Plaintiffs contend that Con Ed is required to obtain permits from the Corps for its proposed activities under two provisions, Section 10 of the Rivers and Harbors Act of 1899 (33 U.S.C. § 403) and Section 404 of the Federal Water Pollution Control Act, as amended in 1972 (33 U.S.C. § 1344). They argue that these sections on their face require obtaining permits and that nothing in the acts themselves or in any other act relieves Con Ed of this obligation.

 Con Ed maintains that the permit authority of the Corps under the 1899 Act as to hydroelectric projects was removed by the Federal Power Act of 1920, 16 U.S.C. § 792 et seq., which vested licensing power over such projects solely in the FPC. As to the 1972 Amendments to the Federal Water Pollution Control Act, *fn3" Con Ed argues that the Storm King project is exempt from the permit requirements of § 404 of the Act because 1) that section is merely an environmental adjunct to Section 10 of the 1899 Act and applies only to discharges resulting from the dredging of ship channels in navigable waters; 2) Congress did not intend § 404 to apply to FPC licensed activities and the proposed Corps regulations under § 404 do not in fact apply to such activities; and 3) applying § 404 to projects previously licensed by the FPC would violate the "Grandfather" clause (§ 28) of the Federal Power Act.

 The Corps originally granted three permits to Con Ed pursuant to § 10 of the 1899 Act. These permits have expired by their own terms and the Corps now maintains that granting them in the first instance was an administrative error since no permit is required under the 1899 Act. As to § 404, although at the outset of this suit the Corps took the position that it was inapplicable to the Storm King project, its present posture is that Con Ed is required to seek a permit under that section.

 I. Rivers and Harbors Act.

 Section 10 of the Rivers and Harbors Act of 1899, 33 U.S.C. § 403, provides:

 
"The creation of any obstruction not affirmatively authorized by Congress, to the navigable capacity of any of the waters of the United States is prohibited; . . . and it shall not be lawful to excavate or fill, or in any manner to alter or modify the course, location, condition, or capacity . . . of the channel of any navigable water of the United States, unless the work has been recommended by the Chief of Engineers and authorized by the Secretary of the Army prior to beginning the same."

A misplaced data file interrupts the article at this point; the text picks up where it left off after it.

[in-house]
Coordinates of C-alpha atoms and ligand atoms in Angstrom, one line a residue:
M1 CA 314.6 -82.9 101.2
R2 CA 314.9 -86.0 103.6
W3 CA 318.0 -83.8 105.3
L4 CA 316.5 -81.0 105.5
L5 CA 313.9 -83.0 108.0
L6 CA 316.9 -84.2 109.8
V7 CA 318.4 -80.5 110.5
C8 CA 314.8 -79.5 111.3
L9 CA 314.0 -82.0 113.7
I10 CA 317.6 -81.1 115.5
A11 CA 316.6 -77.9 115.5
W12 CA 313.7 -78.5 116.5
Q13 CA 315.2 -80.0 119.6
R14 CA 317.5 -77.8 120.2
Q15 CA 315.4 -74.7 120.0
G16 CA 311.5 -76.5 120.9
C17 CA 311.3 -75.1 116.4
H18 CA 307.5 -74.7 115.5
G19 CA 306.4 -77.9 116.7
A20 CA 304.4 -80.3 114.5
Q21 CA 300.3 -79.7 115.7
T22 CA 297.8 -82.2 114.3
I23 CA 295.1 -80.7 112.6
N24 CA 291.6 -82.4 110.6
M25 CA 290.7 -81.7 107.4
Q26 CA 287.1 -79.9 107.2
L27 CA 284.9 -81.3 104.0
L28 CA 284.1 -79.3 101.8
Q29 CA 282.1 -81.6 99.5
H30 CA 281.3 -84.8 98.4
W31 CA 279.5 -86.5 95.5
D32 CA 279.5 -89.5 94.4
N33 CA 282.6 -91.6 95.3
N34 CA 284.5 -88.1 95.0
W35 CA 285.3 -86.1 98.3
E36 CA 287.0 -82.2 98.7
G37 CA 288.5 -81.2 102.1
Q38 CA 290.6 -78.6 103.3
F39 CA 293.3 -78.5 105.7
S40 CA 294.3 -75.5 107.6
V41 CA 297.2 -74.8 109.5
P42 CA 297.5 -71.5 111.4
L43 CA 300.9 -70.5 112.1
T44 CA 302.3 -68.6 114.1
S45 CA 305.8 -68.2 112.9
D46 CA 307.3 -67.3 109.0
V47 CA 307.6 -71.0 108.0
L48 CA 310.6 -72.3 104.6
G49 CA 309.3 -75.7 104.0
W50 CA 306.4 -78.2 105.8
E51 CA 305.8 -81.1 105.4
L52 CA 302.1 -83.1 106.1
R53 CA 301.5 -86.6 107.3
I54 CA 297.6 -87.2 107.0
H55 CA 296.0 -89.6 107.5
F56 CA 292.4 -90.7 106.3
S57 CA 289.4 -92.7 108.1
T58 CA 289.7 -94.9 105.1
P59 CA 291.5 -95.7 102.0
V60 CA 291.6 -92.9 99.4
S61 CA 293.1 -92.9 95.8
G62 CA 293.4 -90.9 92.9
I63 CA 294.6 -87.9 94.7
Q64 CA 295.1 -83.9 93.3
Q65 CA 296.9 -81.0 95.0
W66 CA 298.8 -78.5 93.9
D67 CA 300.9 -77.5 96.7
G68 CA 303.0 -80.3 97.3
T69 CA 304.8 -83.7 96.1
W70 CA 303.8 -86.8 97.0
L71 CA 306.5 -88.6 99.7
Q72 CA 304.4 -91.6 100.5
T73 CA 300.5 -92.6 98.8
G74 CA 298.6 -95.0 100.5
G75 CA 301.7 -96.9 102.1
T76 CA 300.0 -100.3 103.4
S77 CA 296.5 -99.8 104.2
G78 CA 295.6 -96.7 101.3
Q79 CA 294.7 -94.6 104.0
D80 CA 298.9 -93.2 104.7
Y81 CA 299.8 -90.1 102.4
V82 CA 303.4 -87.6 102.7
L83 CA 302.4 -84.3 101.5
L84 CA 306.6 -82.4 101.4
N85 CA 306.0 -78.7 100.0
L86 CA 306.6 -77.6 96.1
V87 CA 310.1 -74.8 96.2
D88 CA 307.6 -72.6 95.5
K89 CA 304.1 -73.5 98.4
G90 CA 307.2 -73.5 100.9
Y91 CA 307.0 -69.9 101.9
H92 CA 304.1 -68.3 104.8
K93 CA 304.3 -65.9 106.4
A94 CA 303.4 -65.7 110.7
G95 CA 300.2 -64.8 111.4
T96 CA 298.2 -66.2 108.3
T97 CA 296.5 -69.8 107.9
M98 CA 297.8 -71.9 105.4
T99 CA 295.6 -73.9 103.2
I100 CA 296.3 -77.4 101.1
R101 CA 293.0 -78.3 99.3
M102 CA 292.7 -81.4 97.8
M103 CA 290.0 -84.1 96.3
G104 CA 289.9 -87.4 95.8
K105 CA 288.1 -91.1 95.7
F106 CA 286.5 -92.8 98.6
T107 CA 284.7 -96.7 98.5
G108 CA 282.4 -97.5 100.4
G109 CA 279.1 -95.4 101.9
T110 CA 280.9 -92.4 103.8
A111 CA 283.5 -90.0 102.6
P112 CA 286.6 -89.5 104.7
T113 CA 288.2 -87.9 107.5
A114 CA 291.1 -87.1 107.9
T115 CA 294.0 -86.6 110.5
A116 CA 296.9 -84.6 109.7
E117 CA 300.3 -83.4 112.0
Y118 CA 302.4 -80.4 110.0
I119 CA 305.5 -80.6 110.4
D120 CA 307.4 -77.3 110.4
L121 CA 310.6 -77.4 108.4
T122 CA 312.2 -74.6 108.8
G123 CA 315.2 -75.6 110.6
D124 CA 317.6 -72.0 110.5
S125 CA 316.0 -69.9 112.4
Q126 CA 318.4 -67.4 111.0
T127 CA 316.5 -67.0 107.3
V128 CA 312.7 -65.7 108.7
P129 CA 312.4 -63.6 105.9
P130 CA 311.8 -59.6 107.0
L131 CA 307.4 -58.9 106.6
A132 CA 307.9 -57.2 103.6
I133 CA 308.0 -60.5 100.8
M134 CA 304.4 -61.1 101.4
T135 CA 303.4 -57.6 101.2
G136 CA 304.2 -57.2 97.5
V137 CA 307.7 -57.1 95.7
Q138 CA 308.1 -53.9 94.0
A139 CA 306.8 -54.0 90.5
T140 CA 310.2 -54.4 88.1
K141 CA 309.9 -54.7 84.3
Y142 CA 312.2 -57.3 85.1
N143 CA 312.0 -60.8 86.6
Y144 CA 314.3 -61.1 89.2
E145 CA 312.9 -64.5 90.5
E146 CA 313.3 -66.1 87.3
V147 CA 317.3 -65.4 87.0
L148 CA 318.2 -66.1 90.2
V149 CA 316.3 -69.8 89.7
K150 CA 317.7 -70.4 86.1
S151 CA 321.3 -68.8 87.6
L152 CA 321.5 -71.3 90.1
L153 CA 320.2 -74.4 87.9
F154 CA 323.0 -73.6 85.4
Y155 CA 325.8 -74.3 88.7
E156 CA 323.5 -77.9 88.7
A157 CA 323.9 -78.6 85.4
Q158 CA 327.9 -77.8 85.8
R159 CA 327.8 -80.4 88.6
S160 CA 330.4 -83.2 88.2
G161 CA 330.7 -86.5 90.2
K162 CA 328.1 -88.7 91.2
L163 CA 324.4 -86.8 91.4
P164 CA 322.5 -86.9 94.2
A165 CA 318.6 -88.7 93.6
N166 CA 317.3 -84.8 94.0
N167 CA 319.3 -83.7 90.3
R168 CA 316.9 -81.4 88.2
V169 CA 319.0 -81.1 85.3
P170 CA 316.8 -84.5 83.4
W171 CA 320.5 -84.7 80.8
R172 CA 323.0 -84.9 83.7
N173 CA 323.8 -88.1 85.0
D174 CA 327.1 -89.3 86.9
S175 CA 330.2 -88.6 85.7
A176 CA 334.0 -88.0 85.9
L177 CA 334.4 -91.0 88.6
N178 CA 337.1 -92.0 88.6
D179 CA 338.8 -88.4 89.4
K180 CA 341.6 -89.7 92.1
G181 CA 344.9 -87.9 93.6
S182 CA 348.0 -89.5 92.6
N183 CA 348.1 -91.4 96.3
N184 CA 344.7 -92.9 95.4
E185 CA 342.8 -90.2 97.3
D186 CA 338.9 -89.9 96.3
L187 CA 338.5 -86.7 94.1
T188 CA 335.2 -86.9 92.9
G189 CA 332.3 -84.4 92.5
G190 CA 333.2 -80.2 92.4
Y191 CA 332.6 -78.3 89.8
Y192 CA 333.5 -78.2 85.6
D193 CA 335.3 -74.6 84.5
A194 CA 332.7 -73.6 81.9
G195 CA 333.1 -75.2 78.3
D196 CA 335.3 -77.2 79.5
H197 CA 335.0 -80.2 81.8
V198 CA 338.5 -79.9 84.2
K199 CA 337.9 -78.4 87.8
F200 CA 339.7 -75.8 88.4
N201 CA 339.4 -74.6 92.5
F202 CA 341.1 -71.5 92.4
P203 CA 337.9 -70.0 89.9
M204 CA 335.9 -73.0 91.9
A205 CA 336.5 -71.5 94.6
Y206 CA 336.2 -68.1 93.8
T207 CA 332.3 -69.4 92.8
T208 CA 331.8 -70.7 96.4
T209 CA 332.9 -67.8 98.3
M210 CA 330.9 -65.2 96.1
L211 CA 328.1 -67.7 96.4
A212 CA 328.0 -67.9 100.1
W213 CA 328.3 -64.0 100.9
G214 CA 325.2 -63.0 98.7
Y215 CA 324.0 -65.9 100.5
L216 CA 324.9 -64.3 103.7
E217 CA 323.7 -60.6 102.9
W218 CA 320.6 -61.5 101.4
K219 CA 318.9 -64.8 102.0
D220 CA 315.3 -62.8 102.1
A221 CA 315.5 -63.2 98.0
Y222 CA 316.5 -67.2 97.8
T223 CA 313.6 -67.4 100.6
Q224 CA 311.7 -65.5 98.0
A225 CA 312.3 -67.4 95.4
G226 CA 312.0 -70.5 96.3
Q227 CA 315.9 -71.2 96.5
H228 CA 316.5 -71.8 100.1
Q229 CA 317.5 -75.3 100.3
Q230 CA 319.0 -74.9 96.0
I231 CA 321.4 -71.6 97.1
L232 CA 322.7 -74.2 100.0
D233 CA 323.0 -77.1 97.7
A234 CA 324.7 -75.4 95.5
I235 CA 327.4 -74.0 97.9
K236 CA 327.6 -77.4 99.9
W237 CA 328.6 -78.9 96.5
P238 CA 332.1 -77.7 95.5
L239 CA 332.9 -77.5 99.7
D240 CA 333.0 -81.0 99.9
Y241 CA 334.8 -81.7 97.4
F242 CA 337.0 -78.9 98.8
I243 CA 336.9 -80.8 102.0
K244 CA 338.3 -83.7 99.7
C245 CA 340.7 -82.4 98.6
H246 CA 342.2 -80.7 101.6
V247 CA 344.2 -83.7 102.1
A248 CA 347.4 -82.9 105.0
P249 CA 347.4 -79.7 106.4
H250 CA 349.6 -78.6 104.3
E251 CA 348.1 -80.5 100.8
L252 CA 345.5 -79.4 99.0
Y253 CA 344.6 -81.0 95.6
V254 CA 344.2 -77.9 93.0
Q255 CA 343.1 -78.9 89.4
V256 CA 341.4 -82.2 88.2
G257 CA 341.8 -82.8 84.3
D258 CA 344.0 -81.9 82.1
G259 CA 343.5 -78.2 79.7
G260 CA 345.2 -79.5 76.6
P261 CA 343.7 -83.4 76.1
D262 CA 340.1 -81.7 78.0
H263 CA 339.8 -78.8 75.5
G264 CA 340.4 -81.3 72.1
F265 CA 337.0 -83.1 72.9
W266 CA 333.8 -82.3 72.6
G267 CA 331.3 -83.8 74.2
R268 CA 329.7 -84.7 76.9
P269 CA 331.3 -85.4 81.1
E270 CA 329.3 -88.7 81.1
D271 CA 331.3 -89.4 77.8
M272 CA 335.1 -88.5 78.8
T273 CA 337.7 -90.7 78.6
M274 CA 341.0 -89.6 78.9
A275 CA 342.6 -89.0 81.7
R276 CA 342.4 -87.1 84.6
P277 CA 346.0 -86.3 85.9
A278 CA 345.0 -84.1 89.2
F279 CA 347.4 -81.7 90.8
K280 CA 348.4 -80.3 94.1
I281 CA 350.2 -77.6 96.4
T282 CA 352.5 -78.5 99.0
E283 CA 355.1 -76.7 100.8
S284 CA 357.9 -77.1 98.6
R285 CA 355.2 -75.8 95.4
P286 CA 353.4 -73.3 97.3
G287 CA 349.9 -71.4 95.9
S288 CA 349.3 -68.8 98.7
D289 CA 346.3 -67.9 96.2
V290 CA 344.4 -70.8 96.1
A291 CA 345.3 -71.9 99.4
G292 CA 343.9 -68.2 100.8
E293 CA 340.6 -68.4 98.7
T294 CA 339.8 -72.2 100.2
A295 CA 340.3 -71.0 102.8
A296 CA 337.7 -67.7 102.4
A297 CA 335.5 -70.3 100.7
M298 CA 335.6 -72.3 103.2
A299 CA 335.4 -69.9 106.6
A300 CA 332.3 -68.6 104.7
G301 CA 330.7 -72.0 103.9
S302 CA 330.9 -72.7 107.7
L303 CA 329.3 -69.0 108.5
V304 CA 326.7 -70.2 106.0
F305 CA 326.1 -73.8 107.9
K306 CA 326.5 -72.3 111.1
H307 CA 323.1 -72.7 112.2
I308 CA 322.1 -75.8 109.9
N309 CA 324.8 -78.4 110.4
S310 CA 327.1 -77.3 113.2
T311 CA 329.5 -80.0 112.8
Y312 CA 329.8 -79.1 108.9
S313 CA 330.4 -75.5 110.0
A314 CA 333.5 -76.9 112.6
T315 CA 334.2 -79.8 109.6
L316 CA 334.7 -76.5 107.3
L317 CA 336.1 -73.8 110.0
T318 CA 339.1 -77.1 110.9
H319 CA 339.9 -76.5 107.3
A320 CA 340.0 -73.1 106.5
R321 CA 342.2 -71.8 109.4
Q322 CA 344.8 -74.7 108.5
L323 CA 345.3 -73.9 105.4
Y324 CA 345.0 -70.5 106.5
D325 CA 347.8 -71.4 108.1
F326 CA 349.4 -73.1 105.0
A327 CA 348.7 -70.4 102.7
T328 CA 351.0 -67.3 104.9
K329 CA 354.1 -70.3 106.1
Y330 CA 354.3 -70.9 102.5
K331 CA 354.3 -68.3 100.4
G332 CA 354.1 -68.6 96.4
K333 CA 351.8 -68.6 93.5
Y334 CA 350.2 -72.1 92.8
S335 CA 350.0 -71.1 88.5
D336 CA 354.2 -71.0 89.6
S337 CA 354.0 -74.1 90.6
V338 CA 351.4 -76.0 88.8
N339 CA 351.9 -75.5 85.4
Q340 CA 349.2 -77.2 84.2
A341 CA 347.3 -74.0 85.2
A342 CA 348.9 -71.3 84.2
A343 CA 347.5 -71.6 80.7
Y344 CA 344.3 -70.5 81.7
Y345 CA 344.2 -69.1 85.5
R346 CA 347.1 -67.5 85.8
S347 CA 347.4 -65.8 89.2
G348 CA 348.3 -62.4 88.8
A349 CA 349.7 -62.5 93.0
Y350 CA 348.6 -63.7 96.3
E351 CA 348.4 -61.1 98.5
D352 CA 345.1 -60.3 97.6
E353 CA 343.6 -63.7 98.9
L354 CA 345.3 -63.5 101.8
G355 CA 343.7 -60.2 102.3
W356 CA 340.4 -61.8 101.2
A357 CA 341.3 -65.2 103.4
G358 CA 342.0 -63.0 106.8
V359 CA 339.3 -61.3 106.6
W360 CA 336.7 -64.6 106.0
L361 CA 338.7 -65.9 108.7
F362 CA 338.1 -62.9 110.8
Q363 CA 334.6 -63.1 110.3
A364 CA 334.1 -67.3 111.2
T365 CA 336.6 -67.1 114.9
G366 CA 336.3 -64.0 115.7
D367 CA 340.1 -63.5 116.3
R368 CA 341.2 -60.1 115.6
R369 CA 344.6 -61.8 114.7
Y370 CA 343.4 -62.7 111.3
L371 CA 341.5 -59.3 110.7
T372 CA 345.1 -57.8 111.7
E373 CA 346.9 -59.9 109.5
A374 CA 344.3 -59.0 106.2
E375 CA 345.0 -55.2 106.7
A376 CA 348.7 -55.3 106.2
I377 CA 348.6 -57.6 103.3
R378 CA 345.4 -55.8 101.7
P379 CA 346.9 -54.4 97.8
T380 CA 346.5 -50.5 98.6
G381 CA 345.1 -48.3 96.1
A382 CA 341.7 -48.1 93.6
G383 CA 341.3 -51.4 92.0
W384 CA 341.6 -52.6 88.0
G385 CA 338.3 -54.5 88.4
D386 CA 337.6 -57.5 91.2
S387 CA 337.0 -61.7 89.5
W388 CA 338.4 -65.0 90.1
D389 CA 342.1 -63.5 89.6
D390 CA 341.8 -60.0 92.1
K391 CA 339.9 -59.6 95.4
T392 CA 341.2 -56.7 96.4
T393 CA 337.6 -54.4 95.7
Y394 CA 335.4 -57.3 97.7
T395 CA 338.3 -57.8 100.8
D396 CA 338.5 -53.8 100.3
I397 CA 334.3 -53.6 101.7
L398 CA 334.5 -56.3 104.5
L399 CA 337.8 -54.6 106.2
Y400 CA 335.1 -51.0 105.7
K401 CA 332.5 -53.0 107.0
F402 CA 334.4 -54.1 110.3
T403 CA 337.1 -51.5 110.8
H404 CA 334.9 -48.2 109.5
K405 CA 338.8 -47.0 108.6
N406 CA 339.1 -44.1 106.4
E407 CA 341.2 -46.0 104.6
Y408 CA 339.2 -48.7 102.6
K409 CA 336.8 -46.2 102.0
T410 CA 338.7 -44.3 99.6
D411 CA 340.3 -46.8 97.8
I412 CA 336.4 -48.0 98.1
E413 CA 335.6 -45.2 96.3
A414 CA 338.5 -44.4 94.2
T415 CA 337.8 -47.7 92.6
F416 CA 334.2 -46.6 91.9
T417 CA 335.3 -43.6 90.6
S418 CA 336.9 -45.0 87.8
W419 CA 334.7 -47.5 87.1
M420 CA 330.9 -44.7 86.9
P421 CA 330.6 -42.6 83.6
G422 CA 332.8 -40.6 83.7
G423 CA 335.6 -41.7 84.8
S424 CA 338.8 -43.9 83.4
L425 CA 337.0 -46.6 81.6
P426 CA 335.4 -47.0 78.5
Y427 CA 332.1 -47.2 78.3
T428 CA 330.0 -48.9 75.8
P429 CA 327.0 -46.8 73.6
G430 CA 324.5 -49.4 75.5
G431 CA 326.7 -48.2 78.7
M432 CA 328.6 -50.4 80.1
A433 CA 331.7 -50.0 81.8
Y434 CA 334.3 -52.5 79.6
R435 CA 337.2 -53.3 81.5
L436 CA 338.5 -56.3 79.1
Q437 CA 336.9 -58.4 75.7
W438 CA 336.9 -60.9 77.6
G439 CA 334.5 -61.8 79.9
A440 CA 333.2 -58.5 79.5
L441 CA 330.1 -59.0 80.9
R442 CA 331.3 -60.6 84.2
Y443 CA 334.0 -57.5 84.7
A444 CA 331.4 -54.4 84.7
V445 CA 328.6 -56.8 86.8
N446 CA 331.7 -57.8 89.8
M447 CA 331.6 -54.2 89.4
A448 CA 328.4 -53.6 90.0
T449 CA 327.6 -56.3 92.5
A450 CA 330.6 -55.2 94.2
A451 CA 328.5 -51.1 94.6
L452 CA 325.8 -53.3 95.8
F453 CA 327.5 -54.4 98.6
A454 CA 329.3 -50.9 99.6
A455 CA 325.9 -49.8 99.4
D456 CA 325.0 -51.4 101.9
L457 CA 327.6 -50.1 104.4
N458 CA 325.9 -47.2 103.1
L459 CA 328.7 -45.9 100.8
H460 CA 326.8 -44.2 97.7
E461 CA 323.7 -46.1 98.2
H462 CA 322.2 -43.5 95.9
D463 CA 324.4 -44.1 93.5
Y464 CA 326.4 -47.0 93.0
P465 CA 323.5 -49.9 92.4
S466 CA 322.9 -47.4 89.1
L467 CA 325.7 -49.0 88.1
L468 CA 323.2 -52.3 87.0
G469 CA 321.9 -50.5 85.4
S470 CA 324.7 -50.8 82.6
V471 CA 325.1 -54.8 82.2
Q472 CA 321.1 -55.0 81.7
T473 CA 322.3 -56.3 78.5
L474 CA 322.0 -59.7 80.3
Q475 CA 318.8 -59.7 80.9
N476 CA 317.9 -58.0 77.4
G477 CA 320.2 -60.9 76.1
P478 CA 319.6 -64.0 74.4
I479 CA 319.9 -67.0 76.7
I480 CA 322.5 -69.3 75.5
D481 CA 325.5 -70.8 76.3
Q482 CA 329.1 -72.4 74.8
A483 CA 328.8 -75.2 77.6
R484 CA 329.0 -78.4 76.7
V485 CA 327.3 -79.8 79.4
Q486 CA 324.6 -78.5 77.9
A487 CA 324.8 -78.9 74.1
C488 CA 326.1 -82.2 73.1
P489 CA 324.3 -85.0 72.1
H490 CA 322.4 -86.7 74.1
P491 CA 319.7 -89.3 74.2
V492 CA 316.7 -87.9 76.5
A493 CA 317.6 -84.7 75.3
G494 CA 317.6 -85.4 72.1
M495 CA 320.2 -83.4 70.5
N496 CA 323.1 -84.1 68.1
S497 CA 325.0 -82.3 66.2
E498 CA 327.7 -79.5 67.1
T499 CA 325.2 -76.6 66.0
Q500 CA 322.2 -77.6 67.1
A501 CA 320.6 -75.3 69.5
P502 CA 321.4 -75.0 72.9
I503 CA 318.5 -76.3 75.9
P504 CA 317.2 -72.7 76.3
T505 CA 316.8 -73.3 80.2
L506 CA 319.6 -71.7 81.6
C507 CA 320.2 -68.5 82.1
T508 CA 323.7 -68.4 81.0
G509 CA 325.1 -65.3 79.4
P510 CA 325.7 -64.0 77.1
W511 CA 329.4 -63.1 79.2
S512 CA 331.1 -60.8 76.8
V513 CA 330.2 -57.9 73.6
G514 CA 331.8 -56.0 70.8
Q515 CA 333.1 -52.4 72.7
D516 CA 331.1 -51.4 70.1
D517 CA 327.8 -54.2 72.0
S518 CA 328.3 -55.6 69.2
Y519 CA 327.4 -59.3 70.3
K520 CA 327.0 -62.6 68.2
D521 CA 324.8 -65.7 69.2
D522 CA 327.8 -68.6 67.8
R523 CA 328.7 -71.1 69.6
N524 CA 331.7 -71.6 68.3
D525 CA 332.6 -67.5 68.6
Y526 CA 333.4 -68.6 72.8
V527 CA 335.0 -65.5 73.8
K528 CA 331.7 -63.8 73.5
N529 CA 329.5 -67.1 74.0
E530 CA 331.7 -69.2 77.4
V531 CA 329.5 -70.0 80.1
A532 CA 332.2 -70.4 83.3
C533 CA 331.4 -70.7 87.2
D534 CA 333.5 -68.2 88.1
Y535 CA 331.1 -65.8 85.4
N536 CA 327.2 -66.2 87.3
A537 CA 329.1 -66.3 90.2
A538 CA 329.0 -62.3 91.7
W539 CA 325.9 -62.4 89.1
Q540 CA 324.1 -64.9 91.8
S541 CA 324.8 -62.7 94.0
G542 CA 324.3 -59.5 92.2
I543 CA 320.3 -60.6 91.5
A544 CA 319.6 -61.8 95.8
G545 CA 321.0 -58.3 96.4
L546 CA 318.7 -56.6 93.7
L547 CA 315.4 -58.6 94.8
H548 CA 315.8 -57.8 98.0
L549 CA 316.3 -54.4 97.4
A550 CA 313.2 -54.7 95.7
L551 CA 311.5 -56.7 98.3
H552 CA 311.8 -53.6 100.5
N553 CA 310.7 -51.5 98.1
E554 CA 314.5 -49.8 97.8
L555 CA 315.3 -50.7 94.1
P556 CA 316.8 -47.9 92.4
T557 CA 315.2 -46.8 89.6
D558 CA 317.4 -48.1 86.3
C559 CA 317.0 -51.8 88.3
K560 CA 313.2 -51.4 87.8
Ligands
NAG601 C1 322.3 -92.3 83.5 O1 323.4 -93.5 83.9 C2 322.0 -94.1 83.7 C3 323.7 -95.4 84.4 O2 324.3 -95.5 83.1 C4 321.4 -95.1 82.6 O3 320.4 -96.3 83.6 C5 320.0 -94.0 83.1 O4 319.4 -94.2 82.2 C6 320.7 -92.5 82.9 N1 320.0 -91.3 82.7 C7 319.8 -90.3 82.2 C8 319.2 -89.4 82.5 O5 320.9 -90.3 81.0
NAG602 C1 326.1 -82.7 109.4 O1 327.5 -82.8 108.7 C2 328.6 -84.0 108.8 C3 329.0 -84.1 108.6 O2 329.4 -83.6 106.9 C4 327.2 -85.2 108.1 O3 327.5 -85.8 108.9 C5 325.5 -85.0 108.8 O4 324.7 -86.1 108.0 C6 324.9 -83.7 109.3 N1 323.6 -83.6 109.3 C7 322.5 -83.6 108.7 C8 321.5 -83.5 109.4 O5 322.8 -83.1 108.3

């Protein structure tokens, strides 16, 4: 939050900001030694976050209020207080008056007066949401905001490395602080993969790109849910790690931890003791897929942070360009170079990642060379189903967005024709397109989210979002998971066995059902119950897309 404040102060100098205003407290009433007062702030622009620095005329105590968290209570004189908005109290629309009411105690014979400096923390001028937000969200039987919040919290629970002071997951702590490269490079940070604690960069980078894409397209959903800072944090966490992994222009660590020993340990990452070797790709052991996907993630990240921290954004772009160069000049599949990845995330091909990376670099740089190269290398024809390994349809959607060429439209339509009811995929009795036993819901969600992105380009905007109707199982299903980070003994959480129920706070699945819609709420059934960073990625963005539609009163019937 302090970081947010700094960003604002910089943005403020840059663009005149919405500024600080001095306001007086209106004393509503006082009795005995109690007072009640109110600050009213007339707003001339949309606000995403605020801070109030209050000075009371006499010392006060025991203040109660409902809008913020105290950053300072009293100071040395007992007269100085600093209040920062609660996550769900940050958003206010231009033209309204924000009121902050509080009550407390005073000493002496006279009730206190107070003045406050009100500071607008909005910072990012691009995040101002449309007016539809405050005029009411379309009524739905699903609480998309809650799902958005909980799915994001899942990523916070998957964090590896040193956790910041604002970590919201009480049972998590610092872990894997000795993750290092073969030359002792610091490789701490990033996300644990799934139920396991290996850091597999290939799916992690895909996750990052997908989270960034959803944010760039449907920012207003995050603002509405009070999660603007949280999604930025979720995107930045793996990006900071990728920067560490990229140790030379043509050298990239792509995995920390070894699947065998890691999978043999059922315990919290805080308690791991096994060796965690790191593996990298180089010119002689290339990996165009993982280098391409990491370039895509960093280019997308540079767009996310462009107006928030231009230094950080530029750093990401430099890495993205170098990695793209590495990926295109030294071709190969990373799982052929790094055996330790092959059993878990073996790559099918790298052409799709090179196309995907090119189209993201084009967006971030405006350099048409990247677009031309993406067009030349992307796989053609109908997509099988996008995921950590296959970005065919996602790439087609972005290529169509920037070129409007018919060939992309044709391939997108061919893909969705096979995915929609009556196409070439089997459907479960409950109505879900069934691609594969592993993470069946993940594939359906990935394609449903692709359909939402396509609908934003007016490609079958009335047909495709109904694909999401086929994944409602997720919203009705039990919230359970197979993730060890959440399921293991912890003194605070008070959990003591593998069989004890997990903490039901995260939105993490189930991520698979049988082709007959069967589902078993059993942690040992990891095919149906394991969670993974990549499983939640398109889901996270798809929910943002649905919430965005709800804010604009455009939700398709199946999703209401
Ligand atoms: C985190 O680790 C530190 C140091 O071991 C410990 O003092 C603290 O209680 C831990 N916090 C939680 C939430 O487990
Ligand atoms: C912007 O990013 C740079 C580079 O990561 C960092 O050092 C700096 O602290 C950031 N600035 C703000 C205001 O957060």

Con Ed concedes that on its face § 10 requires a permit for its proposed activities at Cornwall, but argues that the Federal Power Act has superseded § 10 and eliminated any obligations to secure a permit.

 The 1920 Federal Water Power Act, which became Part I of the present Federal Power Act, *fn4" gave the FPC licensing control over the construction and operation of hydroelectric projects. Specifically, the FPC was authorized

 
"to issue licenses . . . to any corporation organized under the laws of . . . any State . . . for the purpose of constructing, operating, and maintaining dams, water conduits, reservoirs, power houses, transmission lines, or other project works necessary or convenient for the development and improvement of navigation and for the development, transmission, and utilization of power across, along, from, or in any of the streams or other bodies of water over which Congress has jurisdiction. . . . " § 4(e), 16 U.S.C. § 797(e).